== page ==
Written composed and directed by Jonathan Christenson, produced by Catalyst Theatre (Edmonton) in collaboration with the NAC English Theatre
Massacre of the Donnelly family in Lucan, Ontario (1860) was one of the bloodiest crimes ever to take place in Canada. The fact that it was never solved has kept historians, writers and researchers interested for many years. As rumours grew, imaginations were fueled and the family of seven boys and their parents, who had emigrated from Ireland, were transformed into a local legend of monstrous killers who terrorized the community. Probably the best known work of fiction based on the murder, was the Donnelly Trilogy, a verse drama by James Reaney, first performed in 1973 -1974 and finally published in 2000. It came to the National Arts Centre many years ago but, as I remember, the impact of that event was minimal. The horror and the tragedy did not click with a production that mainly foregrounded the literary qualities of the text that explained the story.
Director, writer and composer Jonathan Christenson has taken a completely different approach.
He has turned the artistic expression of this crime into a magnificently powerful Rock Opera, a high energy physical performance backed up by five musicians on stage with their howling strings, a beautifully lyrical Irish whistle and resounding percussions that accompany the eight performers. The actors/singers who become the 2 Donnelly parents and six sons , take us far beyond the expectations of any daily reality, sending the bloody massacre soaring into the realm of epic violence that grows along with the experiences of this grieving family. Taunted by the old White boys secret society, victims of land manipulation and hate inherited from Ireland, later tortured by the nasty constable Carroll played by a most blood chilling Kris Joseph who was also the tough son Daniel, the boys and the father (David Leyshon ) somber into despair and helpless rage. They feel bound to listen to their ma Johannah Donnely, a brilliant Jan Alexandra Smith with the ringing soprano voice : “whatever happens, make sure the law can’t pin nothing on you” and “family comes first”. The tender love songs between father and mother were most moving moments , constrasting strongly with what followed. That is what the creators of this opera want us to understand. The atmosphere of the village drew them into this killer mentality as their desire for peace is trapped and finally they flounder into a raging fury that sets off a call for vigilante justice. They can no longer help themselves and the powerful emotion just takes your breath away.
The beginning set the atmosphere most powerfully. The deep vibrating percussions, the dark flashing blue lights, the wooden ruins of a burnt out barn and great puffs of smoke spew out on stage as the sound prepares us for the arrival of the boys. Six grungy figures lope out of the semi-darkness of death and come back to life: waving their arms, slinging about their chains, calling out in their impeccable Irish accents , pushing their fists, miming their emotions, stamping their feet in an energetic choreography which was as powerful as the words. The voices as much as the bodies, became physical instruments contributing to the excitement of the story. They have come back among the living to explain the terrible story and especially why they were driven by such terrifying vengeance .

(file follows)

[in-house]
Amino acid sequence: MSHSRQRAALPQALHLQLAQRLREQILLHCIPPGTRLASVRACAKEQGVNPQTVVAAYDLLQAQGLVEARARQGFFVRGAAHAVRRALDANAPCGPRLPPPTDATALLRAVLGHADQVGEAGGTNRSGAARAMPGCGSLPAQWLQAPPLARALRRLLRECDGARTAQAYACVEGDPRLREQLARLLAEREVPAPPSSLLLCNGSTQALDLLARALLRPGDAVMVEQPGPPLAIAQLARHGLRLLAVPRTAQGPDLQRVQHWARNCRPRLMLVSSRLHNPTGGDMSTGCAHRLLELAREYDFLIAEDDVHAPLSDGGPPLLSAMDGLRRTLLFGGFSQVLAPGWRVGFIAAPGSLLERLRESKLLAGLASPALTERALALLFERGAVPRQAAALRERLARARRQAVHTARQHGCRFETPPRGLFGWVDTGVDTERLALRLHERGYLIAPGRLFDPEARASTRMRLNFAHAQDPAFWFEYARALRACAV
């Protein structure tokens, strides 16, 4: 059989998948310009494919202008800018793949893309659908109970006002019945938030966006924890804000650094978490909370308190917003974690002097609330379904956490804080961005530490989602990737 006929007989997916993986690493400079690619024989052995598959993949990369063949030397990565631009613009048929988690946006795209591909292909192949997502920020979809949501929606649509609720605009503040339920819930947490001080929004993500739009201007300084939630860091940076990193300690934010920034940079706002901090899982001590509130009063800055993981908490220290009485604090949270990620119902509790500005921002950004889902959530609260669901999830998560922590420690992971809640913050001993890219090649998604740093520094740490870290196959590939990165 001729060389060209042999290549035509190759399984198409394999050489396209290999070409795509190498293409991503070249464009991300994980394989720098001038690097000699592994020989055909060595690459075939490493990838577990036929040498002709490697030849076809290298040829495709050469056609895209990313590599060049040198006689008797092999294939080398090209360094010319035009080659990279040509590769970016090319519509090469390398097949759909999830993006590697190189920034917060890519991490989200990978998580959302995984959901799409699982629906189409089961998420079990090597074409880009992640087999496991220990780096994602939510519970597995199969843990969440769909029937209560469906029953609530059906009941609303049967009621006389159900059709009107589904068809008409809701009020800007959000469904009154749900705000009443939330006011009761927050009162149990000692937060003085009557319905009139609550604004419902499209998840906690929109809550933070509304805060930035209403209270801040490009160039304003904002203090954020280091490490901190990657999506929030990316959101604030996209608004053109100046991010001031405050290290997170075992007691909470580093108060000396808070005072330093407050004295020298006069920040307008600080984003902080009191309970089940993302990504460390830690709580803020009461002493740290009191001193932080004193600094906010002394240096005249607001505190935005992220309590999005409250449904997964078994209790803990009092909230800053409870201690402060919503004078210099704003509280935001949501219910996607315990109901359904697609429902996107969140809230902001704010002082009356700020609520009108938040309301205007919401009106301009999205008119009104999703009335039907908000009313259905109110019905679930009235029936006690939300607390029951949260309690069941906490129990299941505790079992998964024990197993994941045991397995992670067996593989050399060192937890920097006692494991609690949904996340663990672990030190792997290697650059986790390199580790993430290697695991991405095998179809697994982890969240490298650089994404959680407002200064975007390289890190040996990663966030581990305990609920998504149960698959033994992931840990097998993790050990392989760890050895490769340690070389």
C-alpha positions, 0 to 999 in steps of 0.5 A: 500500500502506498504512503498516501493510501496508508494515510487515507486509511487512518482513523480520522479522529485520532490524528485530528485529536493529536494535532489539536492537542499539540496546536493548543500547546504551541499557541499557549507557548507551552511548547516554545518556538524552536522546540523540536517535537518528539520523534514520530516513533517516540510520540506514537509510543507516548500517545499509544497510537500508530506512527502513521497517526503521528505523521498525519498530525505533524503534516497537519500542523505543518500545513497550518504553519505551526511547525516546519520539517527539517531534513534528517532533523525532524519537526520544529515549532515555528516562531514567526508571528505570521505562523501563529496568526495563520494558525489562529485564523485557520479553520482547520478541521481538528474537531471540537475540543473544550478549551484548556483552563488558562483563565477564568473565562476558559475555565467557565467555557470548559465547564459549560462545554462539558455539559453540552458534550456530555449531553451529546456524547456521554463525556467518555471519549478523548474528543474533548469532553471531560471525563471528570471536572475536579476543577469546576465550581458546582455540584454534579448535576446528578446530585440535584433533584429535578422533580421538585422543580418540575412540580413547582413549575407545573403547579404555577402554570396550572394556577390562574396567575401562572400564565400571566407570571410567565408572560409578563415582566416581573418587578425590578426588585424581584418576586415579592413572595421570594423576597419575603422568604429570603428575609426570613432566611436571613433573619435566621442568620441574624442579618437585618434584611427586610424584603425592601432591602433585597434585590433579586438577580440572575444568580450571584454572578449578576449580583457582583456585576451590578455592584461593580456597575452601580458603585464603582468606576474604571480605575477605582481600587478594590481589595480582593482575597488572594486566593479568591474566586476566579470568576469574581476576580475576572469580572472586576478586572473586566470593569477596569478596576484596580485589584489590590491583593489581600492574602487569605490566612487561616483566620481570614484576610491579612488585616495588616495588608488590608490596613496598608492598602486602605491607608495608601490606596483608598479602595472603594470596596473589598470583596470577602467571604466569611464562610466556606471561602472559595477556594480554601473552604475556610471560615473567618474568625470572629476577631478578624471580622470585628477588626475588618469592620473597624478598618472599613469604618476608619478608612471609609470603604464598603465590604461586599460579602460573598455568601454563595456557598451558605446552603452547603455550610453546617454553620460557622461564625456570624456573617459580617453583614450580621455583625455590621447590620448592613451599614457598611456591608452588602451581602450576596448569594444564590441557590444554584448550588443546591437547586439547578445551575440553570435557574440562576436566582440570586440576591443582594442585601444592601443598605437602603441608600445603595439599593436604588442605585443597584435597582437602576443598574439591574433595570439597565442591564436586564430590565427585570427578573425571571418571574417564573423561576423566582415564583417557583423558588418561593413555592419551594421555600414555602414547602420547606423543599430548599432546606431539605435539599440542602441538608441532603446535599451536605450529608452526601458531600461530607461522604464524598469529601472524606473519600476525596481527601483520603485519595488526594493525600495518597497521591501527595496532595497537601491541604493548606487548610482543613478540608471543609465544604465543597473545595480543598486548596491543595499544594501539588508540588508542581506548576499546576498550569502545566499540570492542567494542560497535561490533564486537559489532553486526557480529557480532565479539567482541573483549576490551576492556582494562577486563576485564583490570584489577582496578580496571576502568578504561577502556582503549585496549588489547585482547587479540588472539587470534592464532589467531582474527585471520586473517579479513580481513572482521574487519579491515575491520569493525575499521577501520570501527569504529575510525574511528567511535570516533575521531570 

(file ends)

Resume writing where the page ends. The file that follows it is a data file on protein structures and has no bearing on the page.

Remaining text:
Each number becomes an exciting moment where each spoken word is as powerful as an acoustic instrument playing in the background. There are high tones, and raspy tones, there are low growls and singing warbles, some voices roar, others screech, they are all powerful and exciting and they fit the movements of the chorus perfectly.
The final moment becomes a fiery frenzy of choreographed bodies , of flashing lighting effects, of deafening sound and then tragic sadness engulfs us all. What is worse of course is that this liberation of deadly energy, makes us realize how the boys and that family have ultimately become the symbolic spirit of evil, of destruction, of vengeance, of violence, the viscious killers who never change and never give up. Their final words: bolt the lock. Don’t let anyone else in. Isolated among ourselves we now incarnate vengeance. Isn’t this precisely the spirit that has been unleashed in all the corners of the world now?
Vigilante has understood something terrible. People can no longer flee. They can go nowhere, they are trapped as others seek them out to destroy them. It could be Syria, it could be in any other corner of the world. The trail leading to such a mentality is too readily available. Whether people are trapped in terrorism or in a war. This was a loving family at the beginning but it quickly became hateful, through no fault of its own. How is that possible?
There is a sense of wonderment at the force of the show but also a sense of profound sadness, if we listen closely to what Jonathan Christenson is telling us.
A magnificent Rock Opera should certainly go on to Broadway
Vigilante plays in the Theatre of the NAC until April 15, 2017
Read the French version published on the site www.theatredublog.unblog.fr http://theatredublog.unblog.fr/2017/04/03/vigilante-justiciers-texte-et-mise-en-scene-de-jonathan-christenson/
Jonathan Christenson Director, Orchestration, Vocal arrangements and musical director
Laura Kewski Choreographer
Mattew Skopyk Music producer, Additional Orchestration and Music Director
Wade Staples Sound Designer
Sarah Garton Stanley Dramaturg, Production
Narda Mccarroll Costume, Hiar and Makeup Designer
Beth Kates Lighting
Doug Mertz Dialect Coach
Jonathan Christenson Set Concept and realization
And James Robert Boudreau
Jan Alexandra Smith Johannah Donnelly
Kris Joseph Daniel Donnelly
David Leyshon James Donnelly
Lucas Meeuse Johnny Donnelly
Eric Morin Robert Donnelly
Carson Mattrass Will Donnelly
Scott Walters Tommy Donnelly
Benjamin Wardle Michael Donnelly